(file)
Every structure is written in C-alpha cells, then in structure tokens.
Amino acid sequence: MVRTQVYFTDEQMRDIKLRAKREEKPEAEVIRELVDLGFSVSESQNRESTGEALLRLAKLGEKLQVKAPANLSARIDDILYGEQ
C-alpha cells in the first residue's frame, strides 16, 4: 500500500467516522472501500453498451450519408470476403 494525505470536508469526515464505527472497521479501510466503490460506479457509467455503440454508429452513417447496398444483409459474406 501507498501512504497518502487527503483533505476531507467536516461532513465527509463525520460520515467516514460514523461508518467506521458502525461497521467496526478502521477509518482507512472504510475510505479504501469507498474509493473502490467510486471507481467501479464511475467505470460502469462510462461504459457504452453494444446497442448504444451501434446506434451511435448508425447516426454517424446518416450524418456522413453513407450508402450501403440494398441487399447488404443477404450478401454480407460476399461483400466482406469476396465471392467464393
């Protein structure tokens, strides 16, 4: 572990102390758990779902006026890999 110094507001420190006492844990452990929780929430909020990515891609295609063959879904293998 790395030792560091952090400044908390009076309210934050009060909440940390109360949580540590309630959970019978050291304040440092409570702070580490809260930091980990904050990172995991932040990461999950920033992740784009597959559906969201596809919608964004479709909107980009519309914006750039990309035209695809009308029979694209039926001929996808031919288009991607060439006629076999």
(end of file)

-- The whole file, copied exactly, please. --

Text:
Every structure is written in C-alpha cells, then in structure tokens.
Amino acid sequence: MVRTQVYFTDEQMRDIKLRAKREEKPEAEVIRELVDLGFSVSESQNRESTGEALLRLAKLGEKLQVKAPANLSARIDDILYGEQ
C-alpha cells in the first residue's frame, strides 16, 4: 500500500467516522472501500453498451450519408470476403 494525505470536508469526515464505527472497521479501510466503490460506479457509467455503440454508429452513417447496398444483409459474406 501507498501512504497518502487527503483533505476531507467536516461532513465527509463525520460520515467516514460514523461508518467506521458502525461497521467496526478502521477509518482507512472504510475510505479504501469507498474509493473502490467510486471507481467501479464511475467505470460502469462510462461504459457504452453494444446497442448504444451501434446506434451511435448508425447516426454517424446518416450524418456522413453513407450508402450501403440494398441487399447488404443477404450478401454480407460476399461483400466482406469476396465471392467464393
């Protein structure tokens, strides 16, 4: 572990102390758990779902006026890999 110094507001420190006492844990452990929780929430909020990515891609295609063959879904293998 790395030792560091952090400044908390009076309210934050009060909440940390109360949580540590309630959970019978050291304040440092409570702070580490809260930091980990904050990172995991932040990461999950920033992740784009597959559906969201596809919608964004479709909107980009519309914006750039990309035209695809009308029979694209039926001929996808031919288009991607060439006629076999």